If you’ve ever been on a motorcycle internet forum, you might have noticed that the question ‘Do you nod to other bikers?’ is the most heavily debated topic but in a close second place is the impossible to answer question: ‘What’s the perfect motorcycle engine for road riders?’
Look hard enough and you might find a few people reluctantly agreeing with each other and more often than not, they’ve decided that an 800cc triple is what the world needs.
Now Yamaha have delivered.
The new MT-09, with its 847cc triple, presented in a no frills package at the bargain price of £6799 looks like it’s put an end to one of the oldest internet debates.
Back to debating about whether we should nod to GS riders, Harleys and scooters, I suppose.
The MT-09 is a solid but slightly curious looking motorcycle. Curious is in its family DNA and Yamaha are keen to push home the point that this isn’t a Universal Japanese Motorcycle, it’s something a bit different.
The first of the MT series, the MT-01, was introduced as a concept all the way back in 1999 and looked nothing like any motorcycle before and not much has looked like it since. Does that pave a decent path for the MT-09 to follow up, almost 10 years later? I’m not so sure.
But I’m not so sure it matters either. Most didn’t really buy into what the MT-01 and MT-03 stood for. They offered individual looks but the performance didn’t stand out as much as the price. The MT-09 isn’t expensive, and thanks to its three-cylinder engine, it’s a unique Japanese offering. It makes more power than an R6 and weighs less too. It’s a vastly different offering to the MTs we already know.
The MT-09 doesn’t look as light as the specification sheet tells you it is. The air intakes and sculpted tank add visual bulk and a top-heavy appearance. However at 188kg wet, just 5kg heavier than the Street Triple and 41kg lighter than the Z800, it’s clearly a lean machine.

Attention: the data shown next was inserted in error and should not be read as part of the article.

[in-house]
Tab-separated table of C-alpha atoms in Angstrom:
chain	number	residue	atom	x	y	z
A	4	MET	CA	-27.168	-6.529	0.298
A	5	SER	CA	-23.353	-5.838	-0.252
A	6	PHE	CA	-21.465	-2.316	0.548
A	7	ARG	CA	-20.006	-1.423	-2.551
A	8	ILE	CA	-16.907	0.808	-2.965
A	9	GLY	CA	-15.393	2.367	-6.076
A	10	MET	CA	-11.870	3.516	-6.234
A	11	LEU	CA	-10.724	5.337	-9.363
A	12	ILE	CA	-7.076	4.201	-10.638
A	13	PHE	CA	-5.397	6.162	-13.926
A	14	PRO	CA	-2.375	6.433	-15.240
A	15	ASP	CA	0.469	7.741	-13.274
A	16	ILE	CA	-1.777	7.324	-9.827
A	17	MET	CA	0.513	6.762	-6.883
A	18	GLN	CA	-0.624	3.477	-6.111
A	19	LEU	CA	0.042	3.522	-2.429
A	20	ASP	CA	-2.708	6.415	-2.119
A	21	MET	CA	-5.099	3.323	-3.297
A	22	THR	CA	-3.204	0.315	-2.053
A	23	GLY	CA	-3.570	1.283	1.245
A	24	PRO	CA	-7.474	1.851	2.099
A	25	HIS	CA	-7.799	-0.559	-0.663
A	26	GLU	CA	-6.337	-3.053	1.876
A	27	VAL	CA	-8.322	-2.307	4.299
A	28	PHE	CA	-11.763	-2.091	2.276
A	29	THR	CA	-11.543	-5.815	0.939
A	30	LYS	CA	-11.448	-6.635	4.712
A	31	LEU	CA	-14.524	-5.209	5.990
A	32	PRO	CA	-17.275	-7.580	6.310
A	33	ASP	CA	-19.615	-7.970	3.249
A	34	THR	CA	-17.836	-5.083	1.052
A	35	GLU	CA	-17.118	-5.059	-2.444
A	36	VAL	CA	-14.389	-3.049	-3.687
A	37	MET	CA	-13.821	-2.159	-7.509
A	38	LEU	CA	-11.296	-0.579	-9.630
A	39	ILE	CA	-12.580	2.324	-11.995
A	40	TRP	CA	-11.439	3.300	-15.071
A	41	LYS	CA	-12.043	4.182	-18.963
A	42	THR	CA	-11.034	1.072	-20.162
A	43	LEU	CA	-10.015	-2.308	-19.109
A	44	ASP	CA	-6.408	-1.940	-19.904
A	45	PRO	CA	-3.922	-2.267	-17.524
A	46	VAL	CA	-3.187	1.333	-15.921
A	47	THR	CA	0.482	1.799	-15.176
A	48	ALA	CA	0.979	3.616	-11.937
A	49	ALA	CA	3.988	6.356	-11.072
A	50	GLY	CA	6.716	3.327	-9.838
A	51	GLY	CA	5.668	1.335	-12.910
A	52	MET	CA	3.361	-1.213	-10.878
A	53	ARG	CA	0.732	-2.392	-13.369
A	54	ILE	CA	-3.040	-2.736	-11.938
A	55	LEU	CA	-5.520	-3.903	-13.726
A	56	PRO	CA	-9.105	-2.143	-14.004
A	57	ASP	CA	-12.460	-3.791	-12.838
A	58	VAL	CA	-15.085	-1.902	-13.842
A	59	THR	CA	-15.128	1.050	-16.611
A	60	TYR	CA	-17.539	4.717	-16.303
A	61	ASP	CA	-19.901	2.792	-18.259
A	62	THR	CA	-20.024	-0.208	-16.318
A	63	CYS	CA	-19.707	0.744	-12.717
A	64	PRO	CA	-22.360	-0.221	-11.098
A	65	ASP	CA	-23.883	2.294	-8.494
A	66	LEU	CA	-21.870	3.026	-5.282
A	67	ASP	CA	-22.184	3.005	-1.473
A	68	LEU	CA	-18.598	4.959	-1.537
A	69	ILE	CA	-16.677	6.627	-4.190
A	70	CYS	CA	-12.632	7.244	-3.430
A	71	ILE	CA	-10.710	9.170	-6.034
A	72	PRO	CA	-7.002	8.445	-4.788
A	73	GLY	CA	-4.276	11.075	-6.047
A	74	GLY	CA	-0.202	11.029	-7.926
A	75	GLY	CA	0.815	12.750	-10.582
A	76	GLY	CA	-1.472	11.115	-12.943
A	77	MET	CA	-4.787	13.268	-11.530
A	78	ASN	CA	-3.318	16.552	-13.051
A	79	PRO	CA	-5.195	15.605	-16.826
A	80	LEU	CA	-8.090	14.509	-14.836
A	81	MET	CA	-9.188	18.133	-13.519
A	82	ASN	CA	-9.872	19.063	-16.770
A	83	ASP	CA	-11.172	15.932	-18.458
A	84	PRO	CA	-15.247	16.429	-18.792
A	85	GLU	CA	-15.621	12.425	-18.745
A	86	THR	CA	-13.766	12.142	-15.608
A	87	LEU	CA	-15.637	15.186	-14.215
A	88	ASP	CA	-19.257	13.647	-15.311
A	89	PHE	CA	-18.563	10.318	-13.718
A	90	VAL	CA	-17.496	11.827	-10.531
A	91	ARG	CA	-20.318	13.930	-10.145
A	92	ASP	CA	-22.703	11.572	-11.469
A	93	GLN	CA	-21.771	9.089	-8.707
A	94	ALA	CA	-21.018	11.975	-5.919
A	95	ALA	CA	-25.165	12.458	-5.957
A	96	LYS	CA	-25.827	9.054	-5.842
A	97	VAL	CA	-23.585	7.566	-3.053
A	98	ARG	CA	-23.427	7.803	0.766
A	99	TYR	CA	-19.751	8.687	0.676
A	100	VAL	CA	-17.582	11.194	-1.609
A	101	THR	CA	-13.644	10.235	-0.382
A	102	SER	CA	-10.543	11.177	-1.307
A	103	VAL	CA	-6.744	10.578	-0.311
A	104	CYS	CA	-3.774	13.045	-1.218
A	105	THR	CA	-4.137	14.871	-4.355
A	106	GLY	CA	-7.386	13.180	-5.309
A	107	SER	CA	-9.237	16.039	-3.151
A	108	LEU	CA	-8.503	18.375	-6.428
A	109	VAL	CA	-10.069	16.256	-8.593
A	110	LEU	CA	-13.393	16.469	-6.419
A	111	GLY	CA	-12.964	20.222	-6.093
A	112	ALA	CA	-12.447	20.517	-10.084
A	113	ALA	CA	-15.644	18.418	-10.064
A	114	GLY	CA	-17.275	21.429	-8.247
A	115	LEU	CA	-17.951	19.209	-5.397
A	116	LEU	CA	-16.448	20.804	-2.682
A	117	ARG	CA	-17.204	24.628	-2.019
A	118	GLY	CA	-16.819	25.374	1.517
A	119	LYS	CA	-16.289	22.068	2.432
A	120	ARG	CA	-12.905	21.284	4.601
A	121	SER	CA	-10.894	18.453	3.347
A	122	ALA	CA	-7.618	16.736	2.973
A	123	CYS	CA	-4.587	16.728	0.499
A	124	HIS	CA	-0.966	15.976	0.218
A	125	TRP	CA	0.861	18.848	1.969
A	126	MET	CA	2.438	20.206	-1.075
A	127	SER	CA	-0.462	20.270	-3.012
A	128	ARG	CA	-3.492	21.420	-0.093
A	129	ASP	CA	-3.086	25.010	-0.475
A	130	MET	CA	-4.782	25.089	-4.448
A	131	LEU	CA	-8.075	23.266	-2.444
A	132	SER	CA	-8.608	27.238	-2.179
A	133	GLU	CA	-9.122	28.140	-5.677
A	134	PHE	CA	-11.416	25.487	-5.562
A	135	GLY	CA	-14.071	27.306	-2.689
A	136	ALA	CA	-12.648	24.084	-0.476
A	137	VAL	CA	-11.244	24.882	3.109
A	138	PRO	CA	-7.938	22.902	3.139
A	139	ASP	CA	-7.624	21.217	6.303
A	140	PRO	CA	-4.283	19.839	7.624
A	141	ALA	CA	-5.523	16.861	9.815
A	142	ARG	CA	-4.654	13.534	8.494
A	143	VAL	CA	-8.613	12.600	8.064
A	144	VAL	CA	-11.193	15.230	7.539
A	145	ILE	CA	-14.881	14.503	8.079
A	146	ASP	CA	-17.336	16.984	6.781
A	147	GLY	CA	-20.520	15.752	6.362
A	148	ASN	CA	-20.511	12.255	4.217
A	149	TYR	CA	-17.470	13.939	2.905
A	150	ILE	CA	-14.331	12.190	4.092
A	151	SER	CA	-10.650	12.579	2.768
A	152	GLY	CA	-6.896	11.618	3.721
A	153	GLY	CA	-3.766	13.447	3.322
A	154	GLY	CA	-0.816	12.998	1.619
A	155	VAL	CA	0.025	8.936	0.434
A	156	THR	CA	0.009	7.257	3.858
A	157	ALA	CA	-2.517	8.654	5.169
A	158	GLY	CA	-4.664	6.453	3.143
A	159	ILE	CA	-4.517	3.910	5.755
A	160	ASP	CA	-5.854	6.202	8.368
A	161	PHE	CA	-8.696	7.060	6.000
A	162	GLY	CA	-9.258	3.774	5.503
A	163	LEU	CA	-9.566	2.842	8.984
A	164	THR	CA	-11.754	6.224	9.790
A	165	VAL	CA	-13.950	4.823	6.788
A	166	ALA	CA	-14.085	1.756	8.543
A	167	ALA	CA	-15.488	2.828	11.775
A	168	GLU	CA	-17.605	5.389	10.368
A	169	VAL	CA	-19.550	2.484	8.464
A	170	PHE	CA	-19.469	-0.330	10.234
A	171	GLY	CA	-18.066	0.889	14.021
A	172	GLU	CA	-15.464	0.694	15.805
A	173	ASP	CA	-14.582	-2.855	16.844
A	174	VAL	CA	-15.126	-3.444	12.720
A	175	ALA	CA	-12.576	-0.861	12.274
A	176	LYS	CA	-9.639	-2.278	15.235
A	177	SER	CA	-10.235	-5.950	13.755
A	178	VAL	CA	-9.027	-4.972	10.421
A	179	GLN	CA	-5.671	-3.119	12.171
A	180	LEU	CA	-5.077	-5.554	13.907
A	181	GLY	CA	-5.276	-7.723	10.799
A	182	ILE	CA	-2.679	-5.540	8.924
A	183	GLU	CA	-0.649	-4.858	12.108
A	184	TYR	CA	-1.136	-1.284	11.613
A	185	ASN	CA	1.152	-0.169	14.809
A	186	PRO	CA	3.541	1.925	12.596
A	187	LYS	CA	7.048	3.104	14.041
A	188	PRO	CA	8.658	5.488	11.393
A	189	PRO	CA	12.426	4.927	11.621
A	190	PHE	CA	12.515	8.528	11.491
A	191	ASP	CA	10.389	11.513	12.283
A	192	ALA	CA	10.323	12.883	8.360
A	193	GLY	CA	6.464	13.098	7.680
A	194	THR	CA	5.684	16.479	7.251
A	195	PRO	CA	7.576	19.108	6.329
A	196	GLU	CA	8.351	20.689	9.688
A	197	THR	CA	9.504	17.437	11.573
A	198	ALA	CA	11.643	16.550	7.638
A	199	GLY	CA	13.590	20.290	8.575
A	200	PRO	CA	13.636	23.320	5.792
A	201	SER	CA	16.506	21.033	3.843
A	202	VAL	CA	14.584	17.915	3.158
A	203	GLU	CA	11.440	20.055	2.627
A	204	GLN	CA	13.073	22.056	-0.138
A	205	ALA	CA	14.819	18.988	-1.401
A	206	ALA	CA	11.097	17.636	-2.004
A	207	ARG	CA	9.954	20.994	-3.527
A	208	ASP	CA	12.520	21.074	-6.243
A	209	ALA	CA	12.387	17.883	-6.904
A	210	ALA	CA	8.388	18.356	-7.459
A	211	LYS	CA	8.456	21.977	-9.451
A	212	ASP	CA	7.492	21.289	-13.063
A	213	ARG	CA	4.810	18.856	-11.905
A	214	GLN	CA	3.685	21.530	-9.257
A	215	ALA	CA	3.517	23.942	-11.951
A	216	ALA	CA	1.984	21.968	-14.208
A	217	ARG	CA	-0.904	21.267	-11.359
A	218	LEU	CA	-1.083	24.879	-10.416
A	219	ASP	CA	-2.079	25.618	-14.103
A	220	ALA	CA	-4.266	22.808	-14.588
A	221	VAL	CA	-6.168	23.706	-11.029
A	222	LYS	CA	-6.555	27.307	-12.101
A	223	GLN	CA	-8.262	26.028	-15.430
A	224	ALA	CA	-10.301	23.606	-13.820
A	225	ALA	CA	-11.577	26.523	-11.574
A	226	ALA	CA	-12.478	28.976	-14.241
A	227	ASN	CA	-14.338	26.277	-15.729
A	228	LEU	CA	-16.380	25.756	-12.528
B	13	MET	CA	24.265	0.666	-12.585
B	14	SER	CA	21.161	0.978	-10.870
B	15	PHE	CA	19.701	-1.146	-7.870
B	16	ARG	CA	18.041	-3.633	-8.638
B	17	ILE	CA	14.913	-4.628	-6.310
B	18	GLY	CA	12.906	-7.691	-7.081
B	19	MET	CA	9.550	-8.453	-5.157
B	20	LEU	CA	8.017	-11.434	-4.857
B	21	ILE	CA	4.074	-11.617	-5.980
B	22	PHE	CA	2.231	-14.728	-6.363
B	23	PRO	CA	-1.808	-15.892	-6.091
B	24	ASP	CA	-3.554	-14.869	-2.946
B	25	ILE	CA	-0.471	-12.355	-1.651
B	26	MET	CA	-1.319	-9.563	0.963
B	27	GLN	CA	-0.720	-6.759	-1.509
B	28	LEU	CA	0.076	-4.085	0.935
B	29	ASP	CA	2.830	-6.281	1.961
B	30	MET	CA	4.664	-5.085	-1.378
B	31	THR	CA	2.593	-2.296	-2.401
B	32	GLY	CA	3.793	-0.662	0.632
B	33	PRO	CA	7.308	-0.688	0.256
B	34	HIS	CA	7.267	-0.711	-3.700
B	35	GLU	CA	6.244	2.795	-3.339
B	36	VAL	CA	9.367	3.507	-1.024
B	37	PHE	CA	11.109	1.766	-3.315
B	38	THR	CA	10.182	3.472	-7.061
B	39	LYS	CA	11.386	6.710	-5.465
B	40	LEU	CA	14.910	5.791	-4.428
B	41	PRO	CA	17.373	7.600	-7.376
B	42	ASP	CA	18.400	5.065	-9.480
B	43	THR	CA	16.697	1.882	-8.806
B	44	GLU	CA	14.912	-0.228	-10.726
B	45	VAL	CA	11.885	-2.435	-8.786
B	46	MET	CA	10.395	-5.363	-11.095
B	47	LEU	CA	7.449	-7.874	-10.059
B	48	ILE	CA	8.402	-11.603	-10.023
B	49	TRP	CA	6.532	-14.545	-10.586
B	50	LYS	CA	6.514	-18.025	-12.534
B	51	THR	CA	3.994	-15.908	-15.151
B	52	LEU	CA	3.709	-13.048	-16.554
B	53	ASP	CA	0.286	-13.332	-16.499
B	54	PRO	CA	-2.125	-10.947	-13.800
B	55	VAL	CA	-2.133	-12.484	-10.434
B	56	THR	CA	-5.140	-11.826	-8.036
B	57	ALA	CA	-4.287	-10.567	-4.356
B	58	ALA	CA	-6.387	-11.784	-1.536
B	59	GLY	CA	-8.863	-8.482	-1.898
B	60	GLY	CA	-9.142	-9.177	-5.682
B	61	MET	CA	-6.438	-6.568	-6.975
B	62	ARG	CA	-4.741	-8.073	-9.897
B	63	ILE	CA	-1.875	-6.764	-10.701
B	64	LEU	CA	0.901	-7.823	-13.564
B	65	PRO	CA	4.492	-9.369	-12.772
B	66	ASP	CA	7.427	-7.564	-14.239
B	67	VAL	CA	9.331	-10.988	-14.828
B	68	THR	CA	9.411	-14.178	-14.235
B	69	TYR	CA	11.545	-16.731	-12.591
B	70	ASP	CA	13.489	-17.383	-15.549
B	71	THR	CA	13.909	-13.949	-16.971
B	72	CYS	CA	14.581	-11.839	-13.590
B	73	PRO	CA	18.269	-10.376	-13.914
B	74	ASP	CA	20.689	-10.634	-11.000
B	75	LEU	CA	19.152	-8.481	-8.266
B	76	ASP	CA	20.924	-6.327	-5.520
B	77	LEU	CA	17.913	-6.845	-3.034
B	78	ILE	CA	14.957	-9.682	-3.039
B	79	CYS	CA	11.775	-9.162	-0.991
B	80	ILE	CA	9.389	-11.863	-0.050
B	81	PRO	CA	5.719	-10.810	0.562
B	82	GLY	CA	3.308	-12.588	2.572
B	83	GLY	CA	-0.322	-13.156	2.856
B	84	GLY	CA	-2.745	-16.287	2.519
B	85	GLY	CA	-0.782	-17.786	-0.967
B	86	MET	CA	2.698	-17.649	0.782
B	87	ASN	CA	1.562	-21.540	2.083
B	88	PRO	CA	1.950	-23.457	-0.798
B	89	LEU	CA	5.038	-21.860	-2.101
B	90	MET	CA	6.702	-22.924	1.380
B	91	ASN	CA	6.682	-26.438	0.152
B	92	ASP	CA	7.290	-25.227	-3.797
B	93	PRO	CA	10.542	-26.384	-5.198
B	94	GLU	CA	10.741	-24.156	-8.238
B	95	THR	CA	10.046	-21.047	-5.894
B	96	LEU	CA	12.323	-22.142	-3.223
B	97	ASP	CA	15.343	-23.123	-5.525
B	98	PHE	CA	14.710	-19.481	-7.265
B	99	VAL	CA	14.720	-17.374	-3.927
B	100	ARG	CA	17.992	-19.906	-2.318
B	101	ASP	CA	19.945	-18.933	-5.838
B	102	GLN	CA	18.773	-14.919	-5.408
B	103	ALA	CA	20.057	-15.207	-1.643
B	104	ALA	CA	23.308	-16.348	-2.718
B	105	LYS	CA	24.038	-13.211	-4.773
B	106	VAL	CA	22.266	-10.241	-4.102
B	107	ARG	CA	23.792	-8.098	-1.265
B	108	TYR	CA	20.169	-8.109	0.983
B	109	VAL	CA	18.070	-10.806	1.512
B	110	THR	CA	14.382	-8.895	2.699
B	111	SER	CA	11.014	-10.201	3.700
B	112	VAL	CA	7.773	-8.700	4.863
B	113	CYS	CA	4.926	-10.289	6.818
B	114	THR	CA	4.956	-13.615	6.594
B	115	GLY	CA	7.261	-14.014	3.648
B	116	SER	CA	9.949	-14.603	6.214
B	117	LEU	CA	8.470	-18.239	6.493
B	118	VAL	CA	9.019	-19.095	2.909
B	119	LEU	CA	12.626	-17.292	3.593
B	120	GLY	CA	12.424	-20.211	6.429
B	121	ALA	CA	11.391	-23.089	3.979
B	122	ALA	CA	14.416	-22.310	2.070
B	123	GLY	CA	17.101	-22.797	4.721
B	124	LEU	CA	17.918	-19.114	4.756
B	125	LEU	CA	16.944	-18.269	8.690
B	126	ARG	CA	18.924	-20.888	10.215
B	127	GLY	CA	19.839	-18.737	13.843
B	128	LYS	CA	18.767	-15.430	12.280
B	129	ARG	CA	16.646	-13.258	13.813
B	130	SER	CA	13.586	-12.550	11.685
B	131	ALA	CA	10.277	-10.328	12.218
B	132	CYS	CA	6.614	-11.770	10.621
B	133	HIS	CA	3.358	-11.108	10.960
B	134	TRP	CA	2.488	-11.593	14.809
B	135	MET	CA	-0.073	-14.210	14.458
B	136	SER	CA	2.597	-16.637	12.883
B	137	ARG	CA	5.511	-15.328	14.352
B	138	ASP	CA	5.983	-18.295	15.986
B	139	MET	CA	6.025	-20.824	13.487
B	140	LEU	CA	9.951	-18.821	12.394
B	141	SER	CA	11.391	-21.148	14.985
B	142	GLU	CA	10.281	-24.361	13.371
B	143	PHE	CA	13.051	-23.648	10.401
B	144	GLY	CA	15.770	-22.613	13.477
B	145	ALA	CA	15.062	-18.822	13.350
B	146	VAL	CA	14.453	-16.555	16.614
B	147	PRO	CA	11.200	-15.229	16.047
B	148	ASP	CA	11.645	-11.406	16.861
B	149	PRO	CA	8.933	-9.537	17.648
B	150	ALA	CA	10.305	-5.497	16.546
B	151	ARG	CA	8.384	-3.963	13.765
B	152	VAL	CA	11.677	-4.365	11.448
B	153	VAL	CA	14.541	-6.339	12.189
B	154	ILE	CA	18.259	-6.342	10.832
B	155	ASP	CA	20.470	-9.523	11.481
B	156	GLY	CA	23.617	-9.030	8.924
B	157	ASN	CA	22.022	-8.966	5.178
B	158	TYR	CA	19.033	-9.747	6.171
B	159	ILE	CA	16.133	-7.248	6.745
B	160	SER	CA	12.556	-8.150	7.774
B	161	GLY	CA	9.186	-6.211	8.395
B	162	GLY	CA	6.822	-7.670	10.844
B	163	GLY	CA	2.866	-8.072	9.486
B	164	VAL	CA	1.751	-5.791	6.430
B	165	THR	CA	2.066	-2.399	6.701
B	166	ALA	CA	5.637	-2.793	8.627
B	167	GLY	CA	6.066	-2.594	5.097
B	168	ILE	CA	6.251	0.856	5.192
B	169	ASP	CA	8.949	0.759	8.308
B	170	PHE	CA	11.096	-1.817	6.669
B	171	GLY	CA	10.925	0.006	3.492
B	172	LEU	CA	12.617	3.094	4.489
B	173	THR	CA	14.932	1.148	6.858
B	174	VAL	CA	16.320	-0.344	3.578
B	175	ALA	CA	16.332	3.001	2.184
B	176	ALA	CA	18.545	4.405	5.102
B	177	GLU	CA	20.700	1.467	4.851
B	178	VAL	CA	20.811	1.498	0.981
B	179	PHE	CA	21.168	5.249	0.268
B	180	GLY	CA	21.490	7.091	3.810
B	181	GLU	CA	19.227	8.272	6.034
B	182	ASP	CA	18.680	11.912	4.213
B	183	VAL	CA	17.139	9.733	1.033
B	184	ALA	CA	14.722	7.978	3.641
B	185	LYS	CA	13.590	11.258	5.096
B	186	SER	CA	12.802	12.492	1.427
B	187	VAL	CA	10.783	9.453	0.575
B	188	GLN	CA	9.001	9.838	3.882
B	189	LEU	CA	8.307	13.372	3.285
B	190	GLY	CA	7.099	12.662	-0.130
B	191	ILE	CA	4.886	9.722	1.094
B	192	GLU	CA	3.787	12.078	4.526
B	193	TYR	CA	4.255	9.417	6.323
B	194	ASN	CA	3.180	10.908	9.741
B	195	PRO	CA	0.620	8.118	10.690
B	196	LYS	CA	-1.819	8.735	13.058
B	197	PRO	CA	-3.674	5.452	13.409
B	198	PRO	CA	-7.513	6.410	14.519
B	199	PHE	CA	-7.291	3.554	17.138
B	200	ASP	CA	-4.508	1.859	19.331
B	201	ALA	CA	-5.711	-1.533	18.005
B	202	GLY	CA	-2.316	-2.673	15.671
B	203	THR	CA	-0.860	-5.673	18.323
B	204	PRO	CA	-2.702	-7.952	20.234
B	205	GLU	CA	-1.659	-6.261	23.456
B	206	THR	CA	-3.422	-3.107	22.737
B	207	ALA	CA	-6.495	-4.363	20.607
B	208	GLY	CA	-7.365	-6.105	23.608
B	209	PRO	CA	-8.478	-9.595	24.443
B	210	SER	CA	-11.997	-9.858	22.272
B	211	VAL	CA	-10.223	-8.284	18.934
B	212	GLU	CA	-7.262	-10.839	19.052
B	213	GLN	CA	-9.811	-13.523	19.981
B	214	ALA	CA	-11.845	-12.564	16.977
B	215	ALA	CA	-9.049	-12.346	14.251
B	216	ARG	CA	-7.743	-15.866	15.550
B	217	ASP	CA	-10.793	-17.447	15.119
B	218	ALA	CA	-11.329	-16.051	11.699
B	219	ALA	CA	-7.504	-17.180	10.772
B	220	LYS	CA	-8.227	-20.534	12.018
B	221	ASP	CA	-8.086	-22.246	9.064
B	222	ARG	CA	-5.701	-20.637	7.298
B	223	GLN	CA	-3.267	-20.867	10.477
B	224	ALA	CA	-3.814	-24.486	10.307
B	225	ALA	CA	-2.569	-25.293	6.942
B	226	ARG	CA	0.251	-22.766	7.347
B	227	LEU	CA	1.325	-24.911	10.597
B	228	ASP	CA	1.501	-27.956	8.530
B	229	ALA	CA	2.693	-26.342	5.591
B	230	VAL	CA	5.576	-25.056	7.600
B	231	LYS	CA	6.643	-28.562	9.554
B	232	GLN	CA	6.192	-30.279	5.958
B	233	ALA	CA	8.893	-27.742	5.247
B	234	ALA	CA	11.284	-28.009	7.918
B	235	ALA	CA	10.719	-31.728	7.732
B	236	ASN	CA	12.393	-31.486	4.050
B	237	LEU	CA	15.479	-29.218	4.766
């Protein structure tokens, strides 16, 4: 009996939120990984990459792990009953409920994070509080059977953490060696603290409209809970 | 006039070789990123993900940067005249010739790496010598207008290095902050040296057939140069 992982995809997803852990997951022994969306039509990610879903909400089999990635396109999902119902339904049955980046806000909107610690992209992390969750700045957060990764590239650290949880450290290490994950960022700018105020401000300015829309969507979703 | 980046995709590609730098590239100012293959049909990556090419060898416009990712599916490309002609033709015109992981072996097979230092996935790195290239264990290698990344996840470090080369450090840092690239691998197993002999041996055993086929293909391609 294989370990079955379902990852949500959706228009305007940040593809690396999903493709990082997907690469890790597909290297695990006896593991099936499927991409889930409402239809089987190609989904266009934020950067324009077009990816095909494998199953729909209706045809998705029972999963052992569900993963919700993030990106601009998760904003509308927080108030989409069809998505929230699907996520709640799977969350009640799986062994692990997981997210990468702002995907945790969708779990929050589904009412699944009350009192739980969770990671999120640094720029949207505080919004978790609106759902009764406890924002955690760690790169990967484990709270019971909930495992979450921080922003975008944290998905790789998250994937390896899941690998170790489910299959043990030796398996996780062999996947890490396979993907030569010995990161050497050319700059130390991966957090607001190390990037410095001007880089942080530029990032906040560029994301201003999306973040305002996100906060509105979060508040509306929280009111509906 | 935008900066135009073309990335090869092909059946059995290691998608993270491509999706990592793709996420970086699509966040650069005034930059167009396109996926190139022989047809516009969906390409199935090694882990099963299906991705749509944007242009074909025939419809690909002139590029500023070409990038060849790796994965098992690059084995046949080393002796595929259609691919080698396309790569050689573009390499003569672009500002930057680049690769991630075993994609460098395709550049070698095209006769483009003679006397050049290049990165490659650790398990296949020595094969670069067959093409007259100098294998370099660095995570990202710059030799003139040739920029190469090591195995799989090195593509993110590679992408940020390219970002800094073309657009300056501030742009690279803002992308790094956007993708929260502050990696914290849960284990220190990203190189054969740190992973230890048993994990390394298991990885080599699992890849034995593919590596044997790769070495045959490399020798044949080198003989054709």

Although the MT-09 is priced at a budget £6799, there isn’t a lot about the bike that screams budget. There are a few savings here and there, the suspension isn’t fully adjustable, the brake discs are slightly smaller than what you’d get on a sportsbike, there’s no slipper-clutch and the clocks are functional but minimal. From an electronics viewpoint, the MT-09 isn’t bursting with gadgets but it does features a ride-by-wire throttle and 3 riding modes. There’s no traction control and ABS is a cost option.
While you can see the savings, they’re countered by the aluminium chassis, forged aluminium pistons and stylish aluminium wheels. That’s a lot of aluminium where Yamaha would be forgiven for using steel. So it’s no wonder the MT-09 is as light as it is but it is a wonder how Yamaha make any money on it.
Sitting on the bike, the first thing you notice is how narrow the seat is at the front and yet how wide it is at the back. It’s almost triangular in shape. Sit at the rear and you feel like you’re on a park bench, sit at the front and you feel like you’re on a bannister.
The key goes in the ignition behind the one-piece digital clocks, which are tiny. Your hands sit wide on the bars and the headlight is placed low and out of your field of vision. It’s clean and uncluttered.There’s really not a lot of MT-09 to be seen from the seat of an MT-09.